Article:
The iron ore rush

Companies can't wait to mine Orissa's rich deposits; government goes with the flow

 
By Satyasundar Barik
Last Updated: Saturday 04 July 2015 | 02:50:09 AM

-- mineral-rich Orissa is being eyed by the corporate sector seeking to cash in on its iron ore reserves. Work on projects worth Rs 30,000 crore has already begun in the last two years and the Orissa government is considering investment proposals of another Rs 1,22,000 crore. The state's industry department says 11 memoranda of understanding have been signed while 13 major proposals are in the pipeline. But environmentalists suspect that in their rush to gain from the rising global demand for steel, the companies might just mine and export the iron ore and not fulfil other obligations they agree to now, like setting up of steel plants. They cite past experiences to corroborate this fear and also point at instances of environmental and local concerns being neglected amid negotiations involving big money.

In September 2004, South Korean steel major Posco in alliance with Australian mining giant bhp Billiton made the biggest investment proposal in the state so far: projects worth Rs 39,000 crore. Soon after, India's steel major tata Steel offered Rs 15,000 crore for another iron ore and steel project. Even companies with no known expertise in steel making want a slice of the state's 4,833 million tonnes of proven iron ore deposits, which account for 28 per cent of the country's reserves. Among these are Ashok Magnetics and Vedanta Resources plc, a London-listed company of the Sterlite group.

The state government policy requires any company intending to mine iron ore to complete land acquisition for setting up a steel plant, achieve financial closure for the project and invest 25 per cent of the project cost to become eligible for setting up a captive plant. A company can be allotted the leases only after it spends 50 per cent of the project cost. These compulsions have led to a sudden spurt of proposals for steel factories. bhp Billiton has proposed to produce 30 million tonnes iron ore per annum and export another eight million tonnes. It also plans to establish a million-tonne coke plant. tata Steel wants to mine 500 million tonnes iron ore over a period of 50 years, besides setting up a six million tonne steel plant at Duburi in Jajpur district and developing the Dhamra port in Bhadrak district. But Manas Jena, state convenor of Orissa Mine Area People Action Network (omapan), a voluntary organisation, warns: "Once the iron ore reserves are leased out, the companies will not bother to manufacture steel. The iron ore would automatically find its way to the global market as it would fetch the companies a quick buck".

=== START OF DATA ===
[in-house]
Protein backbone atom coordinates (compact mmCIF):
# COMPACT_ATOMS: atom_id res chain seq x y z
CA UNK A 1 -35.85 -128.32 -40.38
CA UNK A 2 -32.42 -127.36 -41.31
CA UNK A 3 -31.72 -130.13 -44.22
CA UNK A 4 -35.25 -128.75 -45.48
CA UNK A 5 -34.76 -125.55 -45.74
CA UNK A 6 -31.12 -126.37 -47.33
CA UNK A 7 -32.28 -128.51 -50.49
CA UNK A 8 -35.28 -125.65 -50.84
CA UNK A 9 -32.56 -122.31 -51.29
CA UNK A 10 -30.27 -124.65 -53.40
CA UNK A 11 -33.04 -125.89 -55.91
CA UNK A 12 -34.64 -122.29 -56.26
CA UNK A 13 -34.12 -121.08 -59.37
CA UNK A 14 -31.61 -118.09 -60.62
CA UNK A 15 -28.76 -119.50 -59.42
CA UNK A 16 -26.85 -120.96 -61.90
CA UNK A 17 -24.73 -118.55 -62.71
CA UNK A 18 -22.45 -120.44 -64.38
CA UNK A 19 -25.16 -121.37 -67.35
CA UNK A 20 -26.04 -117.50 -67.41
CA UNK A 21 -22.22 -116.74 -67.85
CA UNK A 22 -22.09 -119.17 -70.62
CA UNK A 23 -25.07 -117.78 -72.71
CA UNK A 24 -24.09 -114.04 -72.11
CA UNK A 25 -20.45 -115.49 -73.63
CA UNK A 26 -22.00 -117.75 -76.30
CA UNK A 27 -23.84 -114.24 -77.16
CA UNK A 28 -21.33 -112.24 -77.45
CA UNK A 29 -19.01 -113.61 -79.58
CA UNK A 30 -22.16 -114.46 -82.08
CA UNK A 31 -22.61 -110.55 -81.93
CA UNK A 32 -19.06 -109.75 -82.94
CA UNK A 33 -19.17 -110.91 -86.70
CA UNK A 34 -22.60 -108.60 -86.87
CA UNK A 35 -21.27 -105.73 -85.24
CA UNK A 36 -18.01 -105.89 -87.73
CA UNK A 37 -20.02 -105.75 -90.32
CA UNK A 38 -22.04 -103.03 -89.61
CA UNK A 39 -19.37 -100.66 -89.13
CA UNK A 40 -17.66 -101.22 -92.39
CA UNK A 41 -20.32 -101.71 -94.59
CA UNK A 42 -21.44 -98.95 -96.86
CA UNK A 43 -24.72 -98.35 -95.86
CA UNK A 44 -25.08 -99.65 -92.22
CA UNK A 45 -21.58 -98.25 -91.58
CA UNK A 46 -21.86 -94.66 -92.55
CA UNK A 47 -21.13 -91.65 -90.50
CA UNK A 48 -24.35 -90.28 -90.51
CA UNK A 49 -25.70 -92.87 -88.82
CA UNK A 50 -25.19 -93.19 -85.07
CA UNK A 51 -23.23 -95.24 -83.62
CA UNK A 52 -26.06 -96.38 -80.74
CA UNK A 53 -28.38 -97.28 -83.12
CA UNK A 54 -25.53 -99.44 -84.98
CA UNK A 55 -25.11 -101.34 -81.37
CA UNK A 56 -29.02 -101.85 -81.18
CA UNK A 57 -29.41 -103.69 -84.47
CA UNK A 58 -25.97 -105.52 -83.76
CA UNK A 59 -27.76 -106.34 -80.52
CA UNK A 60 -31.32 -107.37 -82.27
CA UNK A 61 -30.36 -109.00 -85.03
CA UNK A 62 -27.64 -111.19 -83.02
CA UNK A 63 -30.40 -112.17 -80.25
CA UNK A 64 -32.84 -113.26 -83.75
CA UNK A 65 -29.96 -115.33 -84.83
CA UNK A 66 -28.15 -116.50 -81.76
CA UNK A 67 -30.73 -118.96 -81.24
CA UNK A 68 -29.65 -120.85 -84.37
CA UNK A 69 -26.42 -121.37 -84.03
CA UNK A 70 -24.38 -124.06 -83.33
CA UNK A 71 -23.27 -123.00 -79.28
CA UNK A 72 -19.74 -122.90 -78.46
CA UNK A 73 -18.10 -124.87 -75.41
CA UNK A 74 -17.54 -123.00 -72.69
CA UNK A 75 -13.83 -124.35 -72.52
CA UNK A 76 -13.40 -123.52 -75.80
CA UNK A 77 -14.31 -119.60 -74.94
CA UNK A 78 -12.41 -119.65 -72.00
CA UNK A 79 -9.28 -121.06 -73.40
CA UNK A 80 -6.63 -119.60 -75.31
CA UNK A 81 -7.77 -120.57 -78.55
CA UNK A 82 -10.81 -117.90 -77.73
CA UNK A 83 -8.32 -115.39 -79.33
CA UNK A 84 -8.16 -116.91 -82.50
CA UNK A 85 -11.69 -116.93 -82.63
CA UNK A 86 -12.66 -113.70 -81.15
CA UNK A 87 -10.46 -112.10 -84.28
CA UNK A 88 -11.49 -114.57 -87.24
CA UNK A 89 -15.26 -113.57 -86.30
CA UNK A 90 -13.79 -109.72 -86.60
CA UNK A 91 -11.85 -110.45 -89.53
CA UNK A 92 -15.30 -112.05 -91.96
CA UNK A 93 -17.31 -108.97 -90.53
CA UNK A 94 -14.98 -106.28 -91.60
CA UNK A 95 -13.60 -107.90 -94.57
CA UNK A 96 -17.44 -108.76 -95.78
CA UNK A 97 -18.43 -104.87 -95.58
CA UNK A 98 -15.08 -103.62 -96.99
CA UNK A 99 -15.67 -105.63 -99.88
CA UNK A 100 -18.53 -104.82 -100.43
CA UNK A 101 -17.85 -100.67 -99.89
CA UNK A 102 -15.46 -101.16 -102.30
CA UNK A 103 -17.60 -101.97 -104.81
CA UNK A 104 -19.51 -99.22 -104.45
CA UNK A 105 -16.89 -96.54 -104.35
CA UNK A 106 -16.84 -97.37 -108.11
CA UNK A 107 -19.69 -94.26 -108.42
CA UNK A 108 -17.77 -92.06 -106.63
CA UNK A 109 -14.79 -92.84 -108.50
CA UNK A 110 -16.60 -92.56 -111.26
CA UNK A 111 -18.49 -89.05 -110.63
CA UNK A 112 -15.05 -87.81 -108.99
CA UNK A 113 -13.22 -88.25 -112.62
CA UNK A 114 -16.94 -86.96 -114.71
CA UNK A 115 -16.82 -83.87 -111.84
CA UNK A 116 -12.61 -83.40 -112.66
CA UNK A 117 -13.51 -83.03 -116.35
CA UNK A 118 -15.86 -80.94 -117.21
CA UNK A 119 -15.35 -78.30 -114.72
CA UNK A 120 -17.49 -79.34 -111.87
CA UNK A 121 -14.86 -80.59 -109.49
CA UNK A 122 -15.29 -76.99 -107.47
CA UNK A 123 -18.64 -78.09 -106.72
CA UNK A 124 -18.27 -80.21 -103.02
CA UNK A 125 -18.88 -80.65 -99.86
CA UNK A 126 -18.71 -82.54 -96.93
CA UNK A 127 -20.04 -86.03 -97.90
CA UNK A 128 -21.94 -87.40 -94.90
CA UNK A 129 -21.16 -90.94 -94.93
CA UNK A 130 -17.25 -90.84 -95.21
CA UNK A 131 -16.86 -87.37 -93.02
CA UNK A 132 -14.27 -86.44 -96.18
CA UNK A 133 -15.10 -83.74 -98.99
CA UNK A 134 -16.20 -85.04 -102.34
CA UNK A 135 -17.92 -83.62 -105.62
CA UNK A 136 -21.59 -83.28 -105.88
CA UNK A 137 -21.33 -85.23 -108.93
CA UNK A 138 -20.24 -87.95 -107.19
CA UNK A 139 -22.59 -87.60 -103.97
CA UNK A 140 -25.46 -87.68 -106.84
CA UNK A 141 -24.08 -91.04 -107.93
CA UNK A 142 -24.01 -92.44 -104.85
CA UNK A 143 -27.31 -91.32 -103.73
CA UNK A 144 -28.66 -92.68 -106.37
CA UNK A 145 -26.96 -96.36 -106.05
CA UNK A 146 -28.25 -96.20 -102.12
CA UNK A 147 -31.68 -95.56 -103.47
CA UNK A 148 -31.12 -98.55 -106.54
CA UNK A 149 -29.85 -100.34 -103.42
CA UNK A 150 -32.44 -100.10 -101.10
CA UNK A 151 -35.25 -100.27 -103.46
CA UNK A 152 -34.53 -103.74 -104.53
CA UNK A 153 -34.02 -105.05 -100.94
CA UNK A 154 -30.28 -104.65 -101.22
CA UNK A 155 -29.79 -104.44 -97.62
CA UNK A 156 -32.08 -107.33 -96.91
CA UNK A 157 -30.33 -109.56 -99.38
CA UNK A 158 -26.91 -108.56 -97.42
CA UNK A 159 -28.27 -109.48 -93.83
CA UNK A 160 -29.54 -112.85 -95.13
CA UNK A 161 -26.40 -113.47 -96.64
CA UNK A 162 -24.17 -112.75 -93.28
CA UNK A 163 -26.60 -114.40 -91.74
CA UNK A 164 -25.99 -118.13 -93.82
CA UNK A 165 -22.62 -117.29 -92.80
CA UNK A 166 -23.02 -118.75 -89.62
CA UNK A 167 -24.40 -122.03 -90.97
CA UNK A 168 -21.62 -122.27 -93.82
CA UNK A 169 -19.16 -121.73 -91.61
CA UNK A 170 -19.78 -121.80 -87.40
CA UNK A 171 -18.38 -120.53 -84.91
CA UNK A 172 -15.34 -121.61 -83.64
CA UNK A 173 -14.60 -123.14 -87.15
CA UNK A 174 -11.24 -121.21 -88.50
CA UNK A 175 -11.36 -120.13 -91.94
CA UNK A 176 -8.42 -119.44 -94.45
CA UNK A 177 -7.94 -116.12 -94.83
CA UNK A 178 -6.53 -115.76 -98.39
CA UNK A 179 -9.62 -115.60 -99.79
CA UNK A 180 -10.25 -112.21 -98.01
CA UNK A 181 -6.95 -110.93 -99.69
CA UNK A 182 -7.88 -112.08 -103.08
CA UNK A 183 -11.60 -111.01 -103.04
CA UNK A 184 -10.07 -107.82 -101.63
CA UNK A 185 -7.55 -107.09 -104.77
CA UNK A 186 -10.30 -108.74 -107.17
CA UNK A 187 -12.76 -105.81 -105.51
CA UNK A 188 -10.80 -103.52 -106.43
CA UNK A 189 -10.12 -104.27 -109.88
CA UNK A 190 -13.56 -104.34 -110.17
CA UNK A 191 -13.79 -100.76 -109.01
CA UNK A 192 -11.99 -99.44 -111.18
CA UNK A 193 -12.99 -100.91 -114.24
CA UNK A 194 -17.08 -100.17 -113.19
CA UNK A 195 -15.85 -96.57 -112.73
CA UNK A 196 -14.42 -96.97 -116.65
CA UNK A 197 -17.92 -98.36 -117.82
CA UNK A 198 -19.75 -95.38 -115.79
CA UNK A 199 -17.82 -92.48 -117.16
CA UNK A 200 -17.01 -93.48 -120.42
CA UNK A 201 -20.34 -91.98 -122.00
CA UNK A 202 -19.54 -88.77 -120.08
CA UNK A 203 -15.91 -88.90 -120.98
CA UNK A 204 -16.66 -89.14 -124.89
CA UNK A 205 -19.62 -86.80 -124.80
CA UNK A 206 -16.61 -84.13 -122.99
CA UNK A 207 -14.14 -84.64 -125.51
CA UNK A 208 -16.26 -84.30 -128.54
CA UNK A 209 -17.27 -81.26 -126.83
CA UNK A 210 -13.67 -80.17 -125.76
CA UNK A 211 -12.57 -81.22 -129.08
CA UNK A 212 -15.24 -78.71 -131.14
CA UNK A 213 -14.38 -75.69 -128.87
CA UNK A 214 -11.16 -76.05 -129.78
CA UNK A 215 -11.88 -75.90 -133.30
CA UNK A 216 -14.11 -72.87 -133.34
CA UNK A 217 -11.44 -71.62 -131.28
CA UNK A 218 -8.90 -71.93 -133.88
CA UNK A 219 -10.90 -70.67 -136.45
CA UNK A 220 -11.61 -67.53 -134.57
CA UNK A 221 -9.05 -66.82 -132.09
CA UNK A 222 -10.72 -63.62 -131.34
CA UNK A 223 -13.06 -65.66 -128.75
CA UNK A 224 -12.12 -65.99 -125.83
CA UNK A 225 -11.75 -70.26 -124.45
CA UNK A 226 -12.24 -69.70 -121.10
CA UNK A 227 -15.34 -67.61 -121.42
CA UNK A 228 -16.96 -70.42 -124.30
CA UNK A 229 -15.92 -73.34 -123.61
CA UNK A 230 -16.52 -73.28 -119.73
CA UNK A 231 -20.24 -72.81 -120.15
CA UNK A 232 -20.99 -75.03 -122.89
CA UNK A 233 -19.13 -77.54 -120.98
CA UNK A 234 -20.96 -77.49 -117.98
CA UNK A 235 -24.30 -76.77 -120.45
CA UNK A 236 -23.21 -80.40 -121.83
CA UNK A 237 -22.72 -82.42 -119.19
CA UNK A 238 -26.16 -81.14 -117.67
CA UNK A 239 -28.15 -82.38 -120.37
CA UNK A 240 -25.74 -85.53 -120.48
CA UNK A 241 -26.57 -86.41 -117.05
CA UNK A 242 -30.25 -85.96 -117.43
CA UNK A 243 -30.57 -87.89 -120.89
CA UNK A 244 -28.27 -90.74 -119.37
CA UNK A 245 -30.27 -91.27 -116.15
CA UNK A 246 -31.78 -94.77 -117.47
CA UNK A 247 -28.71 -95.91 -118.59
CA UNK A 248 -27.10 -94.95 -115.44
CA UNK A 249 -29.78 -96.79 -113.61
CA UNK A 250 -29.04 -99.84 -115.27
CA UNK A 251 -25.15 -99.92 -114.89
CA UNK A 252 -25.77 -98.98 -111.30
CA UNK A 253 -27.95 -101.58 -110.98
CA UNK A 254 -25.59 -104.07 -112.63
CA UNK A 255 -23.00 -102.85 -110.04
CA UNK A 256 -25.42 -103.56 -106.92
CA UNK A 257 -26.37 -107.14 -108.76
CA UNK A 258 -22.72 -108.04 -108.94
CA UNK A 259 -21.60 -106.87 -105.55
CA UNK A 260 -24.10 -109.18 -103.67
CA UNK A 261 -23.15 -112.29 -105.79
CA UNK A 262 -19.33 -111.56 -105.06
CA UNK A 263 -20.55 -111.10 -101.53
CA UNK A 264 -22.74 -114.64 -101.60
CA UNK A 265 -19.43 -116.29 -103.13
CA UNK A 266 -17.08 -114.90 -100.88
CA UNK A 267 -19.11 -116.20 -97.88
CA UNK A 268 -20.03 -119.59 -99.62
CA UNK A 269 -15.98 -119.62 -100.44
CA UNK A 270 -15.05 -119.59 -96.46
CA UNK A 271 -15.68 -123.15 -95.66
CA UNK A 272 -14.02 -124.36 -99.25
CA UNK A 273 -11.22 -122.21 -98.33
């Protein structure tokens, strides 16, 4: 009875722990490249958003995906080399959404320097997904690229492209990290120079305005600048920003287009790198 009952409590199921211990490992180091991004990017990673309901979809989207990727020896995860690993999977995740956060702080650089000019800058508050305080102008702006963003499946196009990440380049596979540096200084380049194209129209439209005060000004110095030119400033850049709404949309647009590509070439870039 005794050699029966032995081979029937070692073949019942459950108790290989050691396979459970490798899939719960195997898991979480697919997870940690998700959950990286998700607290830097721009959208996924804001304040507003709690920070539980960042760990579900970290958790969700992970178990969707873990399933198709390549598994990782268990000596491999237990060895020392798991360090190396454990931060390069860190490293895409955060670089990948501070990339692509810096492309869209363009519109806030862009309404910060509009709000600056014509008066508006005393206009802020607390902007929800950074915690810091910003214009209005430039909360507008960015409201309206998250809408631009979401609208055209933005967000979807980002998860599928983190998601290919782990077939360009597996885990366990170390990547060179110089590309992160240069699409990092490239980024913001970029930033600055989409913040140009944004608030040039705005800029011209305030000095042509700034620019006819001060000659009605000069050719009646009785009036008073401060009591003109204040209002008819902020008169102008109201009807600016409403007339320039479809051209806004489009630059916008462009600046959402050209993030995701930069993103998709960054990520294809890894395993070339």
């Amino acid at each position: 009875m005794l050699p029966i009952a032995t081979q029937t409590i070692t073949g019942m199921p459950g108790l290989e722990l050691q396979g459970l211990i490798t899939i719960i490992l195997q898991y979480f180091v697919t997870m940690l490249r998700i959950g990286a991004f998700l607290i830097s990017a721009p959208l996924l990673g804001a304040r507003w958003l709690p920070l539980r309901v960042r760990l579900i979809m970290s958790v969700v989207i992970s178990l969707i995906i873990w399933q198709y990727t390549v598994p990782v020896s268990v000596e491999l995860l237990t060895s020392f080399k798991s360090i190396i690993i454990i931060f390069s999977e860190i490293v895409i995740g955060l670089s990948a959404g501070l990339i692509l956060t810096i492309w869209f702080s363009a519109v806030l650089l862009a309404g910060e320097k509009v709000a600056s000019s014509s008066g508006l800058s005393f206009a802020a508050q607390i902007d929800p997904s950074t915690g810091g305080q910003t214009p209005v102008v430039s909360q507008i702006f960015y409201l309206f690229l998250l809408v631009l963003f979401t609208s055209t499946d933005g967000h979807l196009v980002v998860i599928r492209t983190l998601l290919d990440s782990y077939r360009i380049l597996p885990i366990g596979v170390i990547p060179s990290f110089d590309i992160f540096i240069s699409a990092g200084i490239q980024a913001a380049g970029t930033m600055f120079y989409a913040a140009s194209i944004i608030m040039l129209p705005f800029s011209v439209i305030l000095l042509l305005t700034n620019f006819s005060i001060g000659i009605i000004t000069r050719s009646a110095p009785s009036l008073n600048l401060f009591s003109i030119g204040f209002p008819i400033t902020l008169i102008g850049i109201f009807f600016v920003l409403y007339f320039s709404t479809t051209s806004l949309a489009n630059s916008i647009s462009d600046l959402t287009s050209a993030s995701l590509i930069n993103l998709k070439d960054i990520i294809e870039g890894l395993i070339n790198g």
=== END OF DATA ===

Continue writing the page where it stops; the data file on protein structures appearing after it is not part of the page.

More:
Many companies had acquired land in the state to set up steel plants in the 1990s too, but these plants never materialised. Jena suspects the companies would now pressure the government to amend the law so that they are spared the trouble of making steel. Currently, 73 companies are either registered or are in the process of registering to export sponge iron, an intermediary product in steel manufacture.
Environmental risks Proposals for opening mining-based industries have been made for 15 districts --13 of them in Scheduled Areas. Tribals comprise around 68 per cent of the population in these areas. A large chunk of their habitation has already been taken up by national parks and protected areas and the Orissa government has a poor record in rehabilitating the displaced. Balaji Pandey of Bhubaneshwar-based Institute of Socio-Economic Development says the state's rehabilitation and resettlement policy needs crucial amendments. Instead of giving cash compensation to the tribals, they should be made shareholders in profits from the projects, he suggests.

The ecological harm by unplanned mining activity is evident in the mineral-rich Keonjhar district, where the elephant habitat has been severely harmed. Marauding elephants often raid human habitation in Keonjhar and have killed about 100 villagers in the last five years. "Rampant flouting of environment norms has fragmented crucial elephant corridors. Allowing mining operations without a well laid out environment policy would be fatal for the state's wildlife," warns wildlife activist Biswajit Mohanty. Voices raised against mineral-based companies taking up projects in Scheduled Areas have allegedly been crushed. "Public hearings were conducted in the presence of senior government officials and resolutions were adopted at gun point at Lanjigarh in Kalahandi district and Kashipur in Rayagada district," alleges Prafulla Samantara, an activist.

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